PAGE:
From this follows on this question: “How do you describe your faith in God?” Do you fervently desire Paradise and its material rewards in embracing the Christian faith? Are you living your progress in faith with humility and submission to the will of God or else do you constantly resist all that afflicts you in life? Are you aware that Jesus is omnipotent and can transform your worries and illnesses into glory and resurrection? Through his Incarnation, death and Resurrection, Jesus did not do away with evil from the world, but has transformed it, in ourselves, into blessed hope. Jesus came to liberate humanity from the most painful form of slavery, that of sin. Therefore, we are required, before it is too late, to repent of our sinful past, and to commit ourselves to the Kingdom of God, in a life of faith, in our words and in our actions.
3- Theological and Spiritual Teaching: The Value of Faith
God created man with an innate thirst for Him and a natural readiness for faith in Him. Jesus indicates this when he says: “No one can come to me unless he is drawn by the Father, who sent me” (Jn 6:44). This thirst for God is a common theme is the Psalms: “Like the deer that yearns for running streams, so my soul is yearning for you, my God” (Ps 41 . God’s grace does not stop at this inner yearning but comes forth to meet man. Indeed, the inner yearning is not enough; otherwise, God would be a projection of what we carry in our imagination. God comes forth to meet man in the heart of this world, in the heart of history. God has revealed Himself to humanity in many ways: He has spoken to us through prophets and has intervened to save His people on many occasions. In these last times, He has sent His own son – His Eternal Word – the fullness of Divine Revelation.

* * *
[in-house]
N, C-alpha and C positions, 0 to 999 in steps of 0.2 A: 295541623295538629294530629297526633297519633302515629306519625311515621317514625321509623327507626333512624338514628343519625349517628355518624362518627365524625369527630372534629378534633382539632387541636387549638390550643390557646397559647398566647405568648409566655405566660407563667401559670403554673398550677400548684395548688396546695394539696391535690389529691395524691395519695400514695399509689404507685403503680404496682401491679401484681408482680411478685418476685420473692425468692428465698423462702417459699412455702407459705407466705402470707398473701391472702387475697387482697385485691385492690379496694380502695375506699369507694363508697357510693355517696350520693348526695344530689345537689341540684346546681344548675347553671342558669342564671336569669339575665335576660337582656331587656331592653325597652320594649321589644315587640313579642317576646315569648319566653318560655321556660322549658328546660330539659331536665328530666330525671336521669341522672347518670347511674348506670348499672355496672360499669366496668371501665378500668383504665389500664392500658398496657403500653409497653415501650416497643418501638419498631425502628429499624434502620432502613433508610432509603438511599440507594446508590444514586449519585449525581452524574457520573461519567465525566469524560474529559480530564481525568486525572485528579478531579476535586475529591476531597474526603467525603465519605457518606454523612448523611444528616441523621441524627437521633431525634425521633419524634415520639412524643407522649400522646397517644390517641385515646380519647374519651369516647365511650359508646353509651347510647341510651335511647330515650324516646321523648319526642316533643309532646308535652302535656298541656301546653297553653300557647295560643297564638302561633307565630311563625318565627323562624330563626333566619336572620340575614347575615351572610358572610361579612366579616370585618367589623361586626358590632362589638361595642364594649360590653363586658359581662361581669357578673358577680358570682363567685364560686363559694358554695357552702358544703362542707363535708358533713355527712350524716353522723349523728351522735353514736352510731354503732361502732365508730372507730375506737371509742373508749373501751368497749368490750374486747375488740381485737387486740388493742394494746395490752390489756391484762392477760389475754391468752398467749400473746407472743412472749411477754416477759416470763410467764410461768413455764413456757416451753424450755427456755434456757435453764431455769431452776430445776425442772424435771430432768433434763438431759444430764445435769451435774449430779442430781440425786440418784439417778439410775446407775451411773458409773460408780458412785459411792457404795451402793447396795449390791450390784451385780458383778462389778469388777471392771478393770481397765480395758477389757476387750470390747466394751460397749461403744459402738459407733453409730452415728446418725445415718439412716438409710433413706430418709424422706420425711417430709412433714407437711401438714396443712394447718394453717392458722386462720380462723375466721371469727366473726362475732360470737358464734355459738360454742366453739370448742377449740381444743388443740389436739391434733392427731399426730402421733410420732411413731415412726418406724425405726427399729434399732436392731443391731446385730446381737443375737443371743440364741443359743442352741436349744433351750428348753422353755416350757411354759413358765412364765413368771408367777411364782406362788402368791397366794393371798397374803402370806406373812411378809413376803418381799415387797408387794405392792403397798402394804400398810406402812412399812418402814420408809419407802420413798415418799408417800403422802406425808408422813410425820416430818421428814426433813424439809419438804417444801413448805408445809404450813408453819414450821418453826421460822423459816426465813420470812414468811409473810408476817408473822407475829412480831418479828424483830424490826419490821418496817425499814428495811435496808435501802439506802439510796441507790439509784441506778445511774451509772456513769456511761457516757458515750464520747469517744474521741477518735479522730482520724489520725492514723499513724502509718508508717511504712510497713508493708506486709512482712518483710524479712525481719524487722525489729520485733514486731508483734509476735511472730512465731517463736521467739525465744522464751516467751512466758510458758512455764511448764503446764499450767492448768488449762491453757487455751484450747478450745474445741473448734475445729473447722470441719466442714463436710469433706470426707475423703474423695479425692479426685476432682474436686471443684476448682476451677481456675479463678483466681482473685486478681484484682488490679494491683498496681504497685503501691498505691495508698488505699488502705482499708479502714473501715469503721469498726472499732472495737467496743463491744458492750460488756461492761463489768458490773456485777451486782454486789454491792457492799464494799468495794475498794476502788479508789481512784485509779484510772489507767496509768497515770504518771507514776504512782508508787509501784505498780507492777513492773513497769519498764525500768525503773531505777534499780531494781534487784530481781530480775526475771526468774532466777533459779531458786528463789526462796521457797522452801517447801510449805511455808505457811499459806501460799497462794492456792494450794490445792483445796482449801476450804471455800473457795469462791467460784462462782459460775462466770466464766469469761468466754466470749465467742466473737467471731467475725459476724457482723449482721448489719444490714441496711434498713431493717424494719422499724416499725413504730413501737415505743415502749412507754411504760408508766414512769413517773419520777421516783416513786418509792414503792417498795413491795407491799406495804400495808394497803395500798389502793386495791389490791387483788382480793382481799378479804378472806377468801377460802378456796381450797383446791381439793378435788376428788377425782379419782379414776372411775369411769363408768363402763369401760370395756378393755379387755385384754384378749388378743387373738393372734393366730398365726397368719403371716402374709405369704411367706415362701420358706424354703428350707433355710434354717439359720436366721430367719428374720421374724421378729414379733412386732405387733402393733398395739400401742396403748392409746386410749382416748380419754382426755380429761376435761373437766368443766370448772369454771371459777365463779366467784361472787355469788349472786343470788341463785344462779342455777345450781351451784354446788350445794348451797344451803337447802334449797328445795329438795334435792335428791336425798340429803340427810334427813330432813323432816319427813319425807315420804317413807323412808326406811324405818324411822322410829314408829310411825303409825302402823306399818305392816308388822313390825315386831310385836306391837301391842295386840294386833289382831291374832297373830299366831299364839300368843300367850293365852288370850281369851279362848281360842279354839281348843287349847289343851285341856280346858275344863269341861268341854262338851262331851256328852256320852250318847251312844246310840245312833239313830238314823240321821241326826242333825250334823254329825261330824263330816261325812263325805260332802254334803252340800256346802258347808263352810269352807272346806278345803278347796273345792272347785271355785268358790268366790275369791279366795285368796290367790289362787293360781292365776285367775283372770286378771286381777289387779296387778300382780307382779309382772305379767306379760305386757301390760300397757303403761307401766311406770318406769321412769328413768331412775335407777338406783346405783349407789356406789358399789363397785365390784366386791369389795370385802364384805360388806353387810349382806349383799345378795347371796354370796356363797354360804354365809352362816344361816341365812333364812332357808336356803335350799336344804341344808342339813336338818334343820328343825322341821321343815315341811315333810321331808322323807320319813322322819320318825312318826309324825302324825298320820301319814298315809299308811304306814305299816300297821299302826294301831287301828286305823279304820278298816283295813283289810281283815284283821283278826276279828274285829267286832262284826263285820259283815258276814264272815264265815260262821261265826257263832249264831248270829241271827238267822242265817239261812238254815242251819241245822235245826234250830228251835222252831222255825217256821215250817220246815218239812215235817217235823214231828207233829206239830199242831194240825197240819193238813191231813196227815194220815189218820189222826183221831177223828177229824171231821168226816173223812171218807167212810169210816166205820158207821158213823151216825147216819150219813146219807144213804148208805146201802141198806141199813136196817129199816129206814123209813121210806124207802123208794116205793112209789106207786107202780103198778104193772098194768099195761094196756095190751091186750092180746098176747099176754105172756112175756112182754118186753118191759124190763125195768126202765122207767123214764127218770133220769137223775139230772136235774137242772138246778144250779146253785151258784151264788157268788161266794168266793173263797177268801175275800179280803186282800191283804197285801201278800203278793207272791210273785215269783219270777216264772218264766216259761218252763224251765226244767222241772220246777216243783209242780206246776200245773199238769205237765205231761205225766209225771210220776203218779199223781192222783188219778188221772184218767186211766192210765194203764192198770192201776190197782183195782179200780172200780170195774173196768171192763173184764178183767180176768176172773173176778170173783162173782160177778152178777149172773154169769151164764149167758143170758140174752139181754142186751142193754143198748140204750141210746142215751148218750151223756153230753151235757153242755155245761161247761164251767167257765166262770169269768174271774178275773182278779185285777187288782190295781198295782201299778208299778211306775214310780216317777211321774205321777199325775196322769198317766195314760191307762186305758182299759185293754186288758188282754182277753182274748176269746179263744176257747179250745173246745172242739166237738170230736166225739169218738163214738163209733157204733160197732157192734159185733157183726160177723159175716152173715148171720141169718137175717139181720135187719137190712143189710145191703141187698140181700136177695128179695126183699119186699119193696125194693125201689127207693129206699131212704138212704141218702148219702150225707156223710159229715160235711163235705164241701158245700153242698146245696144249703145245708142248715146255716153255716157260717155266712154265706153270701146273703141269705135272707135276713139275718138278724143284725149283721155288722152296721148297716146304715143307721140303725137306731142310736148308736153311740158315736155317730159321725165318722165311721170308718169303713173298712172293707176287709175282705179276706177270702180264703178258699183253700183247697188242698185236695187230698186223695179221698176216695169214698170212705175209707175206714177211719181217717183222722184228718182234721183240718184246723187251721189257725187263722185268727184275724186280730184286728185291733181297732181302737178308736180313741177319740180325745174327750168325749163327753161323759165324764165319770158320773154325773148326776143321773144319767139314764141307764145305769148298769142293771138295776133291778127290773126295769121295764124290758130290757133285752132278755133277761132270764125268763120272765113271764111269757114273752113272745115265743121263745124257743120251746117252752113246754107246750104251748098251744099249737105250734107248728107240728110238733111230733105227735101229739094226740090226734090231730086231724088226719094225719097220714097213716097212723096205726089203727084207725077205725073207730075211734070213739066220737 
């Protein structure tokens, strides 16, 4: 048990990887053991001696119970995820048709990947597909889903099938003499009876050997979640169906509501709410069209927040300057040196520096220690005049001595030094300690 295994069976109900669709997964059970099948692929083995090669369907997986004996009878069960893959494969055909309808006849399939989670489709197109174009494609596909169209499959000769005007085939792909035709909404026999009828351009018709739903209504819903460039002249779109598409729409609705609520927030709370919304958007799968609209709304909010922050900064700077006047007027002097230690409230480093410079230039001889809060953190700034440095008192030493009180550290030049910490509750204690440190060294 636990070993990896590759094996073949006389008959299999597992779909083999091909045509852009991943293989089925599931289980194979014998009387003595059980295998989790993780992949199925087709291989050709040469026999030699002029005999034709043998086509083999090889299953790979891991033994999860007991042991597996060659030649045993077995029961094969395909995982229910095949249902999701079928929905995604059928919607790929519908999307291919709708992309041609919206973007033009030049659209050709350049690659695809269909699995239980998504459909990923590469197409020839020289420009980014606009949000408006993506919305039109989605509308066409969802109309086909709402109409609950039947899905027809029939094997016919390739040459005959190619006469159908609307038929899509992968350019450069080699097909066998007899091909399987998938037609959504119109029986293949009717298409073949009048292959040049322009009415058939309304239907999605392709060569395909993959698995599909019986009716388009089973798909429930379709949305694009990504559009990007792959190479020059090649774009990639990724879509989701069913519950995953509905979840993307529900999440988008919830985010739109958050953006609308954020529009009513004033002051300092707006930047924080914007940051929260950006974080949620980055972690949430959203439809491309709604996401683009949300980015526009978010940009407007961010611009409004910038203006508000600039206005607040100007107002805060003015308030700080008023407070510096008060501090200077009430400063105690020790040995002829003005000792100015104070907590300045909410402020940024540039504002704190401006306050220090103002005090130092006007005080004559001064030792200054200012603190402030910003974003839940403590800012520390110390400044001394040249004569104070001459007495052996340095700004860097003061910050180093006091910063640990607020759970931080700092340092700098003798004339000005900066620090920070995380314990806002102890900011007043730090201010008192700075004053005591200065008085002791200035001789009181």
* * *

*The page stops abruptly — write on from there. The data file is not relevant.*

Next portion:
Faith is man’s answer to this twin call: that which is inscribed in the very depths of his being, and that which is in harmony with God’s revelation. It is a thirst that is felt within and, at the same time, a call which we hear. Faith calls for man to listen intently to this inner voice, understanding all in the light of his knowledge of the Lord Jesus. Also, when one hears the words of Christ, one may sense within oneself, love, joy and peace, indicating that whoever utters these words is indeed the one who created us and planted in us the love of his words.